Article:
8. If you have business on Russell Street, don't take Collins to get there. That hill is killer. Take Bourke or Flinders and walk down Russell to avoid the infamous Collins hill. 

9. Don't you dare go to Starbucks. There aren't many of them anyway, and a real Melbourne café is always going to be a better bet. You can get excellent coffee (a flat white, by the way, is a latte without the foam; a long or short black is a black coffee) as well as, usually, sandwiches like chicken and avocado and treats like caramel slices and brownies. 

10. The airport bus is not so bad. The bad news: there's no train to the airport (yes, we know). The good news: there is a bus that departs every 15 minutes and will get you there in about half an hour. 

11. There are holes everywhere. Melbourne is constructing a hugely ambitious second train tunnel loop through the city. Thus far that seems to mean digging gigantic holes all over the city. You get used to it.

12. You really, really do need to take a moment to... hold on. No matter how many situps you do, you do not have the core strength to keep your balance when a tram lurches to a stop, dinging its bell indignantly. Hold. On. To. The. Straps. 

13. You are not going to the Queen Victoria Market on a Wednesday. The Queen Vic Market is one of our favourite spots in Melbourne, filled with stalls selling everything from fresh veggies to housemade sausages to souvenirs and hand-knitted jumpers. But it's closed on Mondays and Wednesdays, and it closes at 3 or 4pm on other days.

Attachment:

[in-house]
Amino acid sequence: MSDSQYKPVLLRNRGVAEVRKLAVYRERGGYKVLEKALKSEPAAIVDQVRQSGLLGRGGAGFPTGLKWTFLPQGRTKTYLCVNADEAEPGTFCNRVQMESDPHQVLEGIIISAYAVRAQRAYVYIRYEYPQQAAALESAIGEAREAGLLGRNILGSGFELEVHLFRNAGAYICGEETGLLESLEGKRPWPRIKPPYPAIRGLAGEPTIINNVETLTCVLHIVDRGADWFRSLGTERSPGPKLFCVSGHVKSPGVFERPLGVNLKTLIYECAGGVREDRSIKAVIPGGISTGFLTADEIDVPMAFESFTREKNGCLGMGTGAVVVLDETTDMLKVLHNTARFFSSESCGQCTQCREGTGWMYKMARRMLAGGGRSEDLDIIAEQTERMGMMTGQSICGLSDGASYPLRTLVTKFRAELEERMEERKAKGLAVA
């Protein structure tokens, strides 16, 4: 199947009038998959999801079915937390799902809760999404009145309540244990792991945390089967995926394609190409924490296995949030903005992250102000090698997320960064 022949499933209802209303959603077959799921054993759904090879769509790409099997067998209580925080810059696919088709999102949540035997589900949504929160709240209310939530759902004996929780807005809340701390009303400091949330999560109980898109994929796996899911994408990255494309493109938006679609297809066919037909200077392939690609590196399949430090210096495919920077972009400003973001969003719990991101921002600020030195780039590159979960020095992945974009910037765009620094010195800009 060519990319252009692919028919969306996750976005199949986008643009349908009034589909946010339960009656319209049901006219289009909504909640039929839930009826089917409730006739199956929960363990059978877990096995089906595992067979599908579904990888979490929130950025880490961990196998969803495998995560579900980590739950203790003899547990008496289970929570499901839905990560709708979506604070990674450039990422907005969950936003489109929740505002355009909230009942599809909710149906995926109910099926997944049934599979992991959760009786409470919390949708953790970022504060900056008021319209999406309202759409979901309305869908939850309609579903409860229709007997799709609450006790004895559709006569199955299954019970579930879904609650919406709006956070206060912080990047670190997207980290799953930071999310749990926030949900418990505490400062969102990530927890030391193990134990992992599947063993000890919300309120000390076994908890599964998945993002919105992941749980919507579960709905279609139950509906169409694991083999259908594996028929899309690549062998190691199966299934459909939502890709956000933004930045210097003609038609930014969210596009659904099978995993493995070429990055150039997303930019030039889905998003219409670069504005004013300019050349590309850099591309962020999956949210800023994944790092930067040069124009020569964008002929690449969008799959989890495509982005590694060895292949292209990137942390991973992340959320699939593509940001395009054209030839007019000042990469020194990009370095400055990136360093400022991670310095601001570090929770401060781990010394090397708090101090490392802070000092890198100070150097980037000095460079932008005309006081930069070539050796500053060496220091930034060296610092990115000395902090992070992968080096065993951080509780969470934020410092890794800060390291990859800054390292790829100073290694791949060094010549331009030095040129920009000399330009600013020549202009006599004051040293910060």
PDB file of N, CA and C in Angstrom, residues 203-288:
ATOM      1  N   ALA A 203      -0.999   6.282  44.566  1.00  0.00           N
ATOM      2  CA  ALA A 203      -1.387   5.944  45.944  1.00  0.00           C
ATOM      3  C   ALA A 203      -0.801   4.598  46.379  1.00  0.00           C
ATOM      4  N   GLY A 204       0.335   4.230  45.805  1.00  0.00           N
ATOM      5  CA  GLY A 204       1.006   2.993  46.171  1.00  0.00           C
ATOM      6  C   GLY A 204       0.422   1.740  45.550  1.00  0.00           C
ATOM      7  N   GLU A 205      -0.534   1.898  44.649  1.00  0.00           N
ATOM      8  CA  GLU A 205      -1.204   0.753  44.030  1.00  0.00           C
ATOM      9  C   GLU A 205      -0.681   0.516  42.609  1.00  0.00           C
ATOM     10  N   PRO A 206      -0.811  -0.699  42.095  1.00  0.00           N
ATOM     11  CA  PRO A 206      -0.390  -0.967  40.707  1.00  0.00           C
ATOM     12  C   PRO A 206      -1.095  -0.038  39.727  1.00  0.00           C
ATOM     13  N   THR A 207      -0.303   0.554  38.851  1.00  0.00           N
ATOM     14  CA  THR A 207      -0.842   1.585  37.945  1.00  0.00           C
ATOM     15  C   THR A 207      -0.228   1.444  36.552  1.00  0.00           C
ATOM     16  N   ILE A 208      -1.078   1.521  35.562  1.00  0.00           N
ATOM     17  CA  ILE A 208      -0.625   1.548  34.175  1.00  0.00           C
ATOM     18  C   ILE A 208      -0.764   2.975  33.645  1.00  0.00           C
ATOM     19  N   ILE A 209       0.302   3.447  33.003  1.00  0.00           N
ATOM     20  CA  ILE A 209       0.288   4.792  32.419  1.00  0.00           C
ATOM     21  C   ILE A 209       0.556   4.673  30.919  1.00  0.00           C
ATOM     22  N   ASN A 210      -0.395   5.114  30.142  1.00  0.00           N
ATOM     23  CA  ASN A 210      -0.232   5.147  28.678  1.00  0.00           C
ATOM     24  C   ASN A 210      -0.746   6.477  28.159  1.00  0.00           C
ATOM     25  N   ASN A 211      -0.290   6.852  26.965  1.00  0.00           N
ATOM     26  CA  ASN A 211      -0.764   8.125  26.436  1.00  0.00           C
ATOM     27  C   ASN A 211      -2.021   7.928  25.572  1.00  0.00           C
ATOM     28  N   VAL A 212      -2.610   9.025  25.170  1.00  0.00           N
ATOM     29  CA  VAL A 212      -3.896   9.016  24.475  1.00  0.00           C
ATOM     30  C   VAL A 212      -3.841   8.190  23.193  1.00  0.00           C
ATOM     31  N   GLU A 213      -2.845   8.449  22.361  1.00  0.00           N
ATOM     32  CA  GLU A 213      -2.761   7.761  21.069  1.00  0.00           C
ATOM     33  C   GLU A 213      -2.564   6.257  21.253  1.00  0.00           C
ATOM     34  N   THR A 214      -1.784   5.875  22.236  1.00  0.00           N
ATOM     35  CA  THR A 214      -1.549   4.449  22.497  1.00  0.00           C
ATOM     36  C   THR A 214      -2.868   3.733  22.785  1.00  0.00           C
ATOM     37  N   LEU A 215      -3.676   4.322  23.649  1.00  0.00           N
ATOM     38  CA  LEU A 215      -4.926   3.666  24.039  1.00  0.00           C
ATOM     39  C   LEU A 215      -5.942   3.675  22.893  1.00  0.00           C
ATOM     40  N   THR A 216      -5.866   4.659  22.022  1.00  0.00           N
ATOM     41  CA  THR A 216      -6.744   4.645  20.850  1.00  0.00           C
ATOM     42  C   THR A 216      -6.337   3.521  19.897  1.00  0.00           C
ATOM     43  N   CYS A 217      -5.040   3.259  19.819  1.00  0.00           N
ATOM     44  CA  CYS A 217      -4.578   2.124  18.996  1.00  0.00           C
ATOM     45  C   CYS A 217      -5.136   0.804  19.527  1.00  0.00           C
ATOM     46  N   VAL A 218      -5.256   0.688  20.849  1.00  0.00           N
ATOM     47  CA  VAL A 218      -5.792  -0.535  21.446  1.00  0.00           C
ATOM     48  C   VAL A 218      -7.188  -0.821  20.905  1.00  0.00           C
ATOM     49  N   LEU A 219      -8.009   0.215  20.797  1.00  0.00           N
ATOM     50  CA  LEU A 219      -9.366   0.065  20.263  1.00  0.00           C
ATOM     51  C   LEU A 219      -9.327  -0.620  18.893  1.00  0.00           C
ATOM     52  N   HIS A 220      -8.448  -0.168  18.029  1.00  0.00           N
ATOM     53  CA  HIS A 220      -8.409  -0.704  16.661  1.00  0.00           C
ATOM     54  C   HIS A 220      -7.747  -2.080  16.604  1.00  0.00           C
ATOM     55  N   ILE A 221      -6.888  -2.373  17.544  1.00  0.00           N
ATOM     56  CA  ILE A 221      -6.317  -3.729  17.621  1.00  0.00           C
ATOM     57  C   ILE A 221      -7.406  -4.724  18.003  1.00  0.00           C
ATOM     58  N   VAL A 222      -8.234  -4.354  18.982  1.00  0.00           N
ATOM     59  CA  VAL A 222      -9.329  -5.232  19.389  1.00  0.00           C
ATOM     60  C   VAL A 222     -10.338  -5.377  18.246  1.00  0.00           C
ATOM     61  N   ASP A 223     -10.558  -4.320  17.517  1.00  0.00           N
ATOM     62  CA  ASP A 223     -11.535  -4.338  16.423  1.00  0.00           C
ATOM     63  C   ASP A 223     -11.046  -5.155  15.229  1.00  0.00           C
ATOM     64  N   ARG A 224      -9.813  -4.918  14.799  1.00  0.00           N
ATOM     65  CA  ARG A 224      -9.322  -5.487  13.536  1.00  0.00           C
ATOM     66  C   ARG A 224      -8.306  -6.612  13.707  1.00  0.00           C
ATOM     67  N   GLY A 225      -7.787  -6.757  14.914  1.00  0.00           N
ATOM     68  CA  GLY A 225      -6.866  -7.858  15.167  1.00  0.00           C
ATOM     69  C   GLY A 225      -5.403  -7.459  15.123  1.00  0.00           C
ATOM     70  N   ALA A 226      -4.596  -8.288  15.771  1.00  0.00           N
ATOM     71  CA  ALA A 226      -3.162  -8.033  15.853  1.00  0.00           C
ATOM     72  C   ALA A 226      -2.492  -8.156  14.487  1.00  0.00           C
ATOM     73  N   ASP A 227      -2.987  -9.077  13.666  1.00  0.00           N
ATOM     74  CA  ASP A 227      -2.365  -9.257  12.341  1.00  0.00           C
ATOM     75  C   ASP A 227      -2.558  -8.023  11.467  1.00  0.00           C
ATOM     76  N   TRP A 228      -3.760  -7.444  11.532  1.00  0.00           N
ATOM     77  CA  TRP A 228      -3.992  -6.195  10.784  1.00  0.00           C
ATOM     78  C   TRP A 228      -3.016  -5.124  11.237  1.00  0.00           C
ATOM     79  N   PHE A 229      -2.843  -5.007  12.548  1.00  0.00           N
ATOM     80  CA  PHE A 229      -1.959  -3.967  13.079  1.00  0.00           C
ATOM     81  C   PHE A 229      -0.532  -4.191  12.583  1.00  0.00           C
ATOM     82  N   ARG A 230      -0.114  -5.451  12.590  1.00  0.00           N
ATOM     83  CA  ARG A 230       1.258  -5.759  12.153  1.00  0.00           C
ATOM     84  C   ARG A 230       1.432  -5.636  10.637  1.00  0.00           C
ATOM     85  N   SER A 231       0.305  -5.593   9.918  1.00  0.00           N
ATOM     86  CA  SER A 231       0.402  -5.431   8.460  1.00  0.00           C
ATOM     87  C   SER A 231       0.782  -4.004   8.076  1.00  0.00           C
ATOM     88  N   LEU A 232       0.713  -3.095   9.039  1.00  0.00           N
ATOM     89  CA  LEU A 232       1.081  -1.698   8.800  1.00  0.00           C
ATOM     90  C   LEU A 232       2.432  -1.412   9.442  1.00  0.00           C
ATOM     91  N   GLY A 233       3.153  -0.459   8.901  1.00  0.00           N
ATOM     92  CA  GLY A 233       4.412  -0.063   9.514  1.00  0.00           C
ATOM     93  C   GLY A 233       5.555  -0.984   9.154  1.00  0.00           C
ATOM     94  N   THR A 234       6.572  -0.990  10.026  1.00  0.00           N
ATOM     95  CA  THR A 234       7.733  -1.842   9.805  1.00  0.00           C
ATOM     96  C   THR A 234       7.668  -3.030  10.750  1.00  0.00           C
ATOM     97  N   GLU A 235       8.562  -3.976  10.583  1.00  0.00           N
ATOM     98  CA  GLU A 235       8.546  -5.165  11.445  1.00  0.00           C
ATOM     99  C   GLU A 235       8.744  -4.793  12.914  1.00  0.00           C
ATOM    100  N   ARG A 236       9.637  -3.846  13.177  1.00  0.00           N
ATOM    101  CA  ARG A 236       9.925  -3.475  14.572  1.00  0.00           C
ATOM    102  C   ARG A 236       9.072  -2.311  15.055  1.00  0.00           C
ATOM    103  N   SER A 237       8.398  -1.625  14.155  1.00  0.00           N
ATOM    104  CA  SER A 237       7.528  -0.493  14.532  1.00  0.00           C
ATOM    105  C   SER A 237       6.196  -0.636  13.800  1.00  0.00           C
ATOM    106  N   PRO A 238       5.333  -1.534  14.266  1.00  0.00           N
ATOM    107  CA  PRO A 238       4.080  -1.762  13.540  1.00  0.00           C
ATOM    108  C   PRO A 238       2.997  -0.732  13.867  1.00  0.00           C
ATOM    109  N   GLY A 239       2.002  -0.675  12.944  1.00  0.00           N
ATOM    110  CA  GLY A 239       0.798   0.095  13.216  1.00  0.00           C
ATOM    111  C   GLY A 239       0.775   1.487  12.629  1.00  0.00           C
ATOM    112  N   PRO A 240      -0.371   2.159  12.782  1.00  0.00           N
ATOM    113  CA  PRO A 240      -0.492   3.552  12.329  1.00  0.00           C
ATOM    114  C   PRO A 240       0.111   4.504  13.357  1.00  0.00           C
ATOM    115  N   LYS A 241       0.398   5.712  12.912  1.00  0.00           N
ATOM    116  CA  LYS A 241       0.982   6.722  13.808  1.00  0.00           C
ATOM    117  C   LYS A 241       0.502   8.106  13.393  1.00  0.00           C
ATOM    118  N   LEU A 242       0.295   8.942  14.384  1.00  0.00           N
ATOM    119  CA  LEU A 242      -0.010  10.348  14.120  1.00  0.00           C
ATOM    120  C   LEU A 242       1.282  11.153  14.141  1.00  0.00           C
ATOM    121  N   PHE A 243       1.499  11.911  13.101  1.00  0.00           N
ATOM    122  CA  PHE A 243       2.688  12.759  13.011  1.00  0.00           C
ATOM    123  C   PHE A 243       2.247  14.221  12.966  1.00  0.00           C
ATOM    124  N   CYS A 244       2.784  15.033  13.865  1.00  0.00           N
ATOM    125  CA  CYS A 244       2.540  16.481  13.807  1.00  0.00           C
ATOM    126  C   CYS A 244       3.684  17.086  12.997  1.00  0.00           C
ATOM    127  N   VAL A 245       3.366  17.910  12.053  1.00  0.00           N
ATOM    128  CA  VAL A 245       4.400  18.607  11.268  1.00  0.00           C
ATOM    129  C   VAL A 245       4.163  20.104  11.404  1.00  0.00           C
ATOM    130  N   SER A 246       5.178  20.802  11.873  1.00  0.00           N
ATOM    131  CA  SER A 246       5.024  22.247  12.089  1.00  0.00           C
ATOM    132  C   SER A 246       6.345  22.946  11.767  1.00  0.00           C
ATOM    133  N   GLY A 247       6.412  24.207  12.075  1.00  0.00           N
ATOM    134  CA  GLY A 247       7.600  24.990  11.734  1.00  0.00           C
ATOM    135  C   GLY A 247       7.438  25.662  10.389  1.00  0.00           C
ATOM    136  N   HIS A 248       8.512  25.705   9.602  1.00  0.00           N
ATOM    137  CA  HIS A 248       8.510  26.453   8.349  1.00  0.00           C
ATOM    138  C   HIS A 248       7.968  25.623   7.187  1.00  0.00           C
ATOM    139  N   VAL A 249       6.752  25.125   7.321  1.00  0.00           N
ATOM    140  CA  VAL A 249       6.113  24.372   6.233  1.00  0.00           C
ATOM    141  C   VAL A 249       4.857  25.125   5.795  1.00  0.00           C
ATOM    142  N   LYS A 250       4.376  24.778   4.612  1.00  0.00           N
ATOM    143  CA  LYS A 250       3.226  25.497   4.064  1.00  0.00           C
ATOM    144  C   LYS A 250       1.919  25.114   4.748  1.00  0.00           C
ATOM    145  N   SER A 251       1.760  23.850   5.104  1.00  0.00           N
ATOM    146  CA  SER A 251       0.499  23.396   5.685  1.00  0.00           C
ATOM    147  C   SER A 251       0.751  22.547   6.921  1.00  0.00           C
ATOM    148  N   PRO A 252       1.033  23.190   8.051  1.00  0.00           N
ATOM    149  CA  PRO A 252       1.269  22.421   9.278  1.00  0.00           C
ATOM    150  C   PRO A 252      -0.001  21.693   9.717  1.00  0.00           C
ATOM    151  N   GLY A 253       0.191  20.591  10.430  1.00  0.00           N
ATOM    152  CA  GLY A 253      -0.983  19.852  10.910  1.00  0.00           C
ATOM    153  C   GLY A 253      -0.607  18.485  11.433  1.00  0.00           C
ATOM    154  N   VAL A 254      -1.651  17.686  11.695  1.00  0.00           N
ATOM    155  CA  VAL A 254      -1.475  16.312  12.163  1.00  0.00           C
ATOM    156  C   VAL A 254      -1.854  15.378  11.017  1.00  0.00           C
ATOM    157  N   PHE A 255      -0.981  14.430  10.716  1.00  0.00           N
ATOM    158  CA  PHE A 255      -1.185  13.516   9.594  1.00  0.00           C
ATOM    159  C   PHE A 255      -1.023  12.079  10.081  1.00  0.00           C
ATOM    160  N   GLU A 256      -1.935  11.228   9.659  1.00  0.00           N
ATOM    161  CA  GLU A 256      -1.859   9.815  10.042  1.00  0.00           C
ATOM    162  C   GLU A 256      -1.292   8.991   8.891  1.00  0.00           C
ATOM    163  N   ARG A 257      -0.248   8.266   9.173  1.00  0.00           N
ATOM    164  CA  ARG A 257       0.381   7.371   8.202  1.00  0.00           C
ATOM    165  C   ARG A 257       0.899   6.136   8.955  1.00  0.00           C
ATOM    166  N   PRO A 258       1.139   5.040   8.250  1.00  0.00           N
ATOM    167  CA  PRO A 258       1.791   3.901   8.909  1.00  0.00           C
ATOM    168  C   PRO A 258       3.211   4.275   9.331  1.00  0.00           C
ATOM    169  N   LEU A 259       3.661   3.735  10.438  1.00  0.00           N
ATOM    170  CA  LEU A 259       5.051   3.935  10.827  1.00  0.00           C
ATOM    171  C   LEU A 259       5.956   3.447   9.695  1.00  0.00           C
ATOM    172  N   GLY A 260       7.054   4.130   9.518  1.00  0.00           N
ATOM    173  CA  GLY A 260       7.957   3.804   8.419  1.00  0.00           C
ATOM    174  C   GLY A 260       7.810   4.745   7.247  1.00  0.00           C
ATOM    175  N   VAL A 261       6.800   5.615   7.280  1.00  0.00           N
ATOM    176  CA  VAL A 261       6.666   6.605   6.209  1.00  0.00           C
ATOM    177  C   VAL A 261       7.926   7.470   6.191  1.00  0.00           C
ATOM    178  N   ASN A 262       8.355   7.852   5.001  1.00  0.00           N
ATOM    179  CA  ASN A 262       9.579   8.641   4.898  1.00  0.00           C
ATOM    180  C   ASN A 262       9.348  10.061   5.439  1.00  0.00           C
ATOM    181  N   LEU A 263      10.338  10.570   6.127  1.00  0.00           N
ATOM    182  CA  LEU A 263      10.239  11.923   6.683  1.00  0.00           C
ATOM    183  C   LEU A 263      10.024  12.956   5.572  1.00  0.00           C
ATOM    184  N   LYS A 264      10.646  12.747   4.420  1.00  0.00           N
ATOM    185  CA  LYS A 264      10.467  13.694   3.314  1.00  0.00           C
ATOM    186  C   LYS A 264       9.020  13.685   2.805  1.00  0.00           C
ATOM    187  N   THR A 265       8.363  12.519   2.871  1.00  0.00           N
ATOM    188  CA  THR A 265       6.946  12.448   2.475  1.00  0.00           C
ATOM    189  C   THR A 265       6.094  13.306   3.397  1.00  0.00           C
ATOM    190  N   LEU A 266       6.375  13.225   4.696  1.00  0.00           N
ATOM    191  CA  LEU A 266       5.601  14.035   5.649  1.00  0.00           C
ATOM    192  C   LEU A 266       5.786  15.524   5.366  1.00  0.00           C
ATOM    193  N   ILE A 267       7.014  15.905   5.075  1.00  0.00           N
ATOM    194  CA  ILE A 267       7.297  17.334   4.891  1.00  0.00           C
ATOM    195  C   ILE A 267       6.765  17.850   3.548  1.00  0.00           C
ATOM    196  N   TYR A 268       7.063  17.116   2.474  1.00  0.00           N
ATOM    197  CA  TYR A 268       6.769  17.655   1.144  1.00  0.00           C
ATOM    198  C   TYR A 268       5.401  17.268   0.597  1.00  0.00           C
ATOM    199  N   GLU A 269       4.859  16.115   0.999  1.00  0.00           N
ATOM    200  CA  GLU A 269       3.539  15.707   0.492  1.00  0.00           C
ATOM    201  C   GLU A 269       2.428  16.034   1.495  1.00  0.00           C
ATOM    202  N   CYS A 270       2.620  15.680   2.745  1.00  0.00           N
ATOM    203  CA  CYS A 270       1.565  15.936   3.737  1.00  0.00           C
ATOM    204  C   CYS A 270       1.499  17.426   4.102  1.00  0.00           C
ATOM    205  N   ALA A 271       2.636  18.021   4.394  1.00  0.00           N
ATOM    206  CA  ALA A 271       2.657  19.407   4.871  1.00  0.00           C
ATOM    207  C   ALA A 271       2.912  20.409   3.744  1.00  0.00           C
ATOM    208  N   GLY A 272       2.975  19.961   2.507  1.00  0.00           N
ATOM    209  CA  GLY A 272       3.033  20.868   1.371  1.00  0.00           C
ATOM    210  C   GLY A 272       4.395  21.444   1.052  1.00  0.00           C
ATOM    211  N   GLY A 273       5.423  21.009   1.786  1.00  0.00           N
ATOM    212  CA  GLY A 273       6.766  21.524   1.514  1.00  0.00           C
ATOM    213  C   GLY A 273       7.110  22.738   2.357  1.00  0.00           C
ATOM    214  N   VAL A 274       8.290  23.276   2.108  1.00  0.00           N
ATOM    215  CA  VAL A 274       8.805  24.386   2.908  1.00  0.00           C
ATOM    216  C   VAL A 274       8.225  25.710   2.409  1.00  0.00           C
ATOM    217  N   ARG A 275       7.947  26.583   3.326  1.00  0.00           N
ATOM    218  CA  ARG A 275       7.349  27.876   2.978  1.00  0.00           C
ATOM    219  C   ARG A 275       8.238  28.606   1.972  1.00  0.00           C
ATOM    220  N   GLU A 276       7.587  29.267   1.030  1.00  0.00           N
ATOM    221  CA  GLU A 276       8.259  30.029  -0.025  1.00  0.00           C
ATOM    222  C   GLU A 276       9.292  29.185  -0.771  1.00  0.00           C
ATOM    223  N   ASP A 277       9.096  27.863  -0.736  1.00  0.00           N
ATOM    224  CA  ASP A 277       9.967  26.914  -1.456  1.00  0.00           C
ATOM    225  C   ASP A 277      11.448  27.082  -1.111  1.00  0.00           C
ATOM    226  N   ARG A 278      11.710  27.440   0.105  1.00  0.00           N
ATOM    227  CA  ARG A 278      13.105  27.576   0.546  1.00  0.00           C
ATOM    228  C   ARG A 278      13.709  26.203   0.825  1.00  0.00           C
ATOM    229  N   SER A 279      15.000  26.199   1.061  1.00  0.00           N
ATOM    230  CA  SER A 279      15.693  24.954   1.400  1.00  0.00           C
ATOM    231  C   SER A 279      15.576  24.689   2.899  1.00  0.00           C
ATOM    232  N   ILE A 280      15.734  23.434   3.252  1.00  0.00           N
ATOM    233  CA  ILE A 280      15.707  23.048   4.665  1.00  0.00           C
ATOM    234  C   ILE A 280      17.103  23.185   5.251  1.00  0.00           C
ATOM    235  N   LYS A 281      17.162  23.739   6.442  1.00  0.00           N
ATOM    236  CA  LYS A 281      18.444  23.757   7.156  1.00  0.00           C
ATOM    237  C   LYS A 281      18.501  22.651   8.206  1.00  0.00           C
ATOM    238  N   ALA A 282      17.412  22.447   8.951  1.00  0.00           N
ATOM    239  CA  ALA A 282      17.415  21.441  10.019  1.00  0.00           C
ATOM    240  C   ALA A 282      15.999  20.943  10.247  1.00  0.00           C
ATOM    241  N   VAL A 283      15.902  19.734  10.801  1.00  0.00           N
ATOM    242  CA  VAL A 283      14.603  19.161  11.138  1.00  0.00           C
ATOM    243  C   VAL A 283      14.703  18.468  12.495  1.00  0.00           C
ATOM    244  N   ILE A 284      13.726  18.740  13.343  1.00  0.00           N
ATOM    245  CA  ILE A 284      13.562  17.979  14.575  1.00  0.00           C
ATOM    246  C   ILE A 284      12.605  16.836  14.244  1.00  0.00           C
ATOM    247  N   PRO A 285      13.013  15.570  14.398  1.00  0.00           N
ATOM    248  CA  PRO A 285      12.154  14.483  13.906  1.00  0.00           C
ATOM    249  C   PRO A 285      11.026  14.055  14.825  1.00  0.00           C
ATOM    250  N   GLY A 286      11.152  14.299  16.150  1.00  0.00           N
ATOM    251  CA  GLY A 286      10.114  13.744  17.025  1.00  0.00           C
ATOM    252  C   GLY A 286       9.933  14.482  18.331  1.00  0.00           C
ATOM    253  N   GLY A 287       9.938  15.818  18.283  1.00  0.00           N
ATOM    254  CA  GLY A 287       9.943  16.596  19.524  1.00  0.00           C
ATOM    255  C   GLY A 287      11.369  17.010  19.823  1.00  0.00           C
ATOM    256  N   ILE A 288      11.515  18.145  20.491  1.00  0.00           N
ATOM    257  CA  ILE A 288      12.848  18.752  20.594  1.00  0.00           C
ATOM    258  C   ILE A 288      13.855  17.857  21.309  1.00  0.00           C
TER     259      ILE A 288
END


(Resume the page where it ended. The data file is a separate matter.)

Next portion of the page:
14. You need to open the train doors yourself. The train has come to a halt at your stop, and you're ready to disembark. But nothing's happening. Don't worry, the door isn't broken (probably) – you need to either push the button or slide the doors open manually. 

15. Tram tracks are the exact width of a bicycle wheel. Do not test this, you will get stuck and crash your bike. Trust us. Really. 

16. ACMI is pronounced like the cartoon company. It's pronounced "Ack-me", don't spell out the letters.

17. Docklands is further from the CBD than you think. Although it bills itself as an extension of the CBD, Docklands is a schlep from the centre of Melbourne. It'll take a good half an hour to walk from Bourke Street Mall to Docklands.

18. Don't drive down Punt Road on the weekends in winter. There will probably be footy traffic, and you'll kick yourself and say "I knew there would be footy traffic, why did I do this again?"

19. Don't walk down Swanston Street if you can avoid it. Swanston Street is Melbourne's main tourist thoroughfare. That means slow-moving crowds. Elizabeth Street isn't a lot better, but it is marginally faster.

20. Fitzroy Street is in St Kilda. Brunswick Street is in Fitzroy. Don't ask us why, it's confusing for literally everyone. (Apparently there's a theory that the suburb-named roads go from the city to that suburb... but we still have lots of questions). 

21. You really do need to pack an umbrella. And a cardigan. The temperature in Melbourne can fluctuate wildly, dropping ten or 15 degrees within the space of a few minutes. That's a cool change, when southern air sweeps through the city and ruins everyone's beach day. And although Sydney gets more rainfall overall than Melbourne, Melbourne showers are unpredictable. Pack accordingly.  

Once you've learnt the ropes

    You may also like
    You may also like